Camie Hubbard, a juvenile parenting attorney at Pittsburgh Perry High School, testified to the school board, saying that “less-paid urban workers forced to live in town experience financial hardship” because the cost of living in town is higher are than surrounding areas in the city.

“How do you expect us Paras to prepare for our future if we can barely make ends meet?”

Reports of increased water bills and rental costs in recent years suggest rising cost of living in the city.

However, Weiss said that, in his view, the cost of living “is no higher in the city than anywhere else in western Pennsylvania in general. Second, wages in the school district are very similar to other school districts.”

Billy Hileman is a longtime teacher and union representative who works with staff to end the requirements. Hileman said the Pittsburgh Federation of Teachers suggested several times during the collective bargaining process that the district remove residency requirements for technical, clerical and paraprofessional workers.

But the district has “no appetite,” he said.

“You definitely say ‘no’, but you don’t have the courage, the employer does not have the courage to make a statement directly to its employees: ‘We are not going to move away and here is why.’ They have never said that before, “said Hileman.

Hileman said he agreed with workers who say the policy is discriminatory: “They are being discriminated against because of the position they hold with this employer.”

“Should the employer have the authority to get involved in a person’s personal affairs in such a way that he sleeps at night, whether he can live in the house he inherited from his parents?” he said. “It’s just not fair and it makes people angry when they run into it.”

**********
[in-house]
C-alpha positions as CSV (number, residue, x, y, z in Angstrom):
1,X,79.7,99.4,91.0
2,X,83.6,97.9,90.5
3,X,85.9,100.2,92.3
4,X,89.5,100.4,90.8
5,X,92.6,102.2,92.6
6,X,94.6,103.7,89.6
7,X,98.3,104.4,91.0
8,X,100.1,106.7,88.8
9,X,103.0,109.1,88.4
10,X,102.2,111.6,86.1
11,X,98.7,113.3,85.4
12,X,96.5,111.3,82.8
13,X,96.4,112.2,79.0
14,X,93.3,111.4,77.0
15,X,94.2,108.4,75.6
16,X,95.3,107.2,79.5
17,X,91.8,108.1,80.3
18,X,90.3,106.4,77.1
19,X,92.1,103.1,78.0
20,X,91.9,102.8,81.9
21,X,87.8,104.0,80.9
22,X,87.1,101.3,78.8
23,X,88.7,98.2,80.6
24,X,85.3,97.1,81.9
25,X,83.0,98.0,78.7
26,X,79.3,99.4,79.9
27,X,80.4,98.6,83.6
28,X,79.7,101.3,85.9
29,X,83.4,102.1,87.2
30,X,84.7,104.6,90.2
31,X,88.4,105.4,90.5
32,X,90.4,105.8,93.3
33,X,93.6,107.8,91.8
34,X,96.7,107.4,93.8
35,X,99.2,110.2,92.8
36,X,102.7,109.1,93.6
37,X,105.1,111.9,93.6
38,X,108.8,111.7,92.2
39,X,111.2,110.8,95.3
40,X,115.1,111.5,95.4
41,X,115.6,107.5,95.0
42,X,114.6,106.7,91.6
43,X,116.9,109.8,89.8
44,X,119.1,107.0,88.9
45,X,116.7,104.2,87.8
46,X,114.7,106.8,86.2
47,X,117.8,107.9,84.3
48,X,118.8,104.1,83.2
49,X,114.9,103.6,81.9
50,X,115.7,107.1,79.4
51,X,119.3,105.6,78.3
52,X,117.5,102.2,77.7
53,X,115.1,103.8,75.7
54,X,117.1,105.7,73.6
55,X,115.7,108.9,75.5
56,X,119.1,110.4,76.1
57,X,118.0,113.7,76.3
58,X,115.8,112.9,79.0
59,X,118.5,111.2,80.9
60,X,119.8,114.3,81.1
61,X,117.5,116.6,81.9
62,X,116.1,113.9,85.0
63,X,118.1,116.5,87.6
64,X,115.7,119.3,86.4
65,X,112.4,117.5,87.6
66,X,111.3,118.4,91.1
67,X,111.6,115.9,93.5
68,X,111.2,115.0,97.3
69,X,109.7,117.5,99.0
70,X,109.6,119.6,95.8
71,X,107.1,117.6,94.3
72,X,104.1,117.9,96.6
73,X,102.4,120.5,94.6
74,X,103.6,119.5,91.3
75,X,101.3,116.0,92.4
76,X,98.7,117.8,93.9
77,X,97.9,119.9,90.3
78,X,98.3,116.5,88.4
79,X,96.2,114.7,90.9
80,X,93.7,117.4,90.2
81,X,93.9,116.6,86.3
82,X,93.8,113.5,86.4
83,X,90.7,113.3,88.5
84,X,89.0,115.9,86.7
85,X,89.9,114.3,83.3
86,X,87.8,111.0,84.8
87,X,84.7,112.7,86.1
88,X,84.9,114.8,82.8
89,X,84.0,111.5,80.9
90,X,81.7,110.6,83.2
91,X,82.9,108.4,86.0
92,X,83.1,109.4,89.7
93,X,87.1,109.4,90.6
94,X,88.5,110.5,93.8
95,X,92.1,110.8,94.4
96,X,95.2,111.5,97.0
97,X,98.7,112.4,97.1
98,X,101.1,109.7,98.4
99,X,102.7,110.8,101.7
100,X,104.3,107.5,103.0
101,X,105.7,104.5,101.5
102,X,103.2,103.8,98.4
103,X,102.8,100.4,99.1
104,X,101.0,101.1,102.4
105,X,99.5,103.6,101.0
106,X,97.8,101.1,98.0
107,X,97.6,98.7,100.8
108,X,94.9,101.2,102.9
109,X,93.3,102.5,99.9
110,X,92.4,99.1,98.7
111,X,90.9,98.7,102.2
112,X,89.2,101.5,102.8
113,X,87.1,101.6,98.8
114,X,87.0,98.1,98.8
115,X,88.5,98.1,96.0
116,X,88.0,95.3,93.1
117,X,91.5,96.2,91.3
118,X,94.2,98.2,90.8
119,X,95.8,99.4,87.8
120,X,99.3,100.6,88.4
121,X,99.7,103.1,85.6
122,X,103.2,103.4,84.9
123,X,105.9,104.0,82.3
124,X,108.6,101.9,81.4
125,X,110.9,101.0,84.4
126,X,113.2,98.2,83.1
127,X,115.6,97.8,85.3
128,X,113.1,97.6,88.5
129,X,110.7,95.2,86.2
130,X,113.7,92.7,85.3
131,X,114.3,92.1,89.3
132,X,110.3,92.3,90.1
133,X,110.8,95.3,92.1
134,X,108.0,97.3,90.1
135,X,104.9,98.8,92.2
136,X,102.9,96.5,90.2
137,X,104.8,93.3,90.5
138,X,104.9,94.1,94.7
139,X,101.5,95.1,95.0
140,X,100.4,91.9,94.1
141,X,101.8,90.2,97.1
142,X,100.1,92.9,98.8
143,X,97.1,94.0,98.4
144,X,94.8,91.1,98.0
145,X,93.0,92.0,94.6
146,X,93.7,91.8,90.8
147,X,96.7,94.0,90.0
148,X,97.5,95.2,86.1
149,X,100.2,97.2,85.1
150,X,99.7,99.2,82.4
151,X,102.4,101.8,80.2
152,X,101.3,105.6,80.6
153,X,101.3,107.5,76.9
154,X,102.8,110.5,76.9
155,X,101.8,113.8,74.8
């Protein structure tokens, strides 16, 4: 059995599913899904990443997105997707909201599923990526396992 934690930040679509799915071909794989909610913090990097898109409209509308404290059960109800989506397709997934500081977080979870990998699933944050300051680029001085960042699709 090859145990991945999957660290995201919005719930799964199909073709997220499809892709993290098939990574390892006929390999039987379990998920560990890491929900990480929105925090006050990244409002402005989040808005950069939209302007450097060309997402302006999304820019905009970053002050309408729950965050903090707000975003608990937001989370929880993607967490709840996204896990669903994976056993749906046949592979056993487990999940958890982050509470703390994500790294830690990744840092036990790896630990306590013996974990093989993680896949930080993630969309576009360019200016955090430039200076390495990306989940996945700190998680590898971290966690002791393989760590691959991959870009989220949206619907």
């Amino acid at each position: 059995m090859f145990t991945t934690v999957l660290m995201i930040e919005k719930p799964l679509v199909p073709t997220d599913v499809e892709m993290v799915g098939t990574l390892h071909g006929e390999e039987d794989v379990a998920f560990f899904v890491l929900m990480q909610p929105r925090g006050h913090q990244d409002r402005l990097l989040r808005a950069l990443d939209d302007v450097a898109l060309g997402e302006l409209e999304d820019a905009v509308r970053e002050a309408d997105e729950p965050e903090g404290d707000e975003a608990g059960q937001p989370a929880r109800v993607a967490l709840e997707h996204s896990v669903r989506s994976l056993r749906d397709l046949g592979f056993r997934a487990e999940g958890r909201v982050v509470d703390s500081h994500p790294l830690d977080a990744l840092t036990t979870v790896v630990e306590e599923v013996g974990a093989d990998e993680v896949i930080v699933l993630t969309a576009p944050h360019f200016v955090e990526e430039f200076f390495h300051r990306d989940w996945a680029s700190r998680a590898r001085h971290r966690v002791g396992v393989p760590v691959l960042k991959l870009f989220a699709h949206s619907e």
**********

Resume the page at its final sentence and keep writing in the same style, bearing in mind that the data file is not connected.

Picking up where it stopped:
Pittsburgh and Philadelphia are the only school districts in the state that can impose a residency requirement. In Pittsburgh, teachers had to live within the city limits until lawmakers lifted the requirement in 2001. Similar residency requirements exist in several other public school districts in the city, including throughout New Jersey and the city of Chicago, where the problem is also highly debated. Several other districts that once had teacher residency requirements have since eliminated them, including Boston and Providence, Rhode Island.

While research has linked the presence of educators in their school community to higher levels of student achievement, a 2017 University of Rochester dissertation study on politics and student-teacher relationships found that there was no “significant relationship between residence of teachers in “or outside of the district and the strength of the relationships they have with their students.” “

Limited empirical data was provided in the study on whether residency requirements improve or change student-teacher relationships, or affect students’ academic performance.

The union plans to continue its struggle so these workers can choose where to live. PPS, on the other hand, has shown little interest in changing its policy.

TyLisa C. Johnson covers training for PublicSource. She can be reached at tylisa@publicsource.org.

This article was produced by PublicSource.org, a nonprofit news organization for the Pittsburgh area. PublicSource tells stories for a better Pittsburgh. Sign up for their free e-mail newsletter at publicsource.org/newsletters.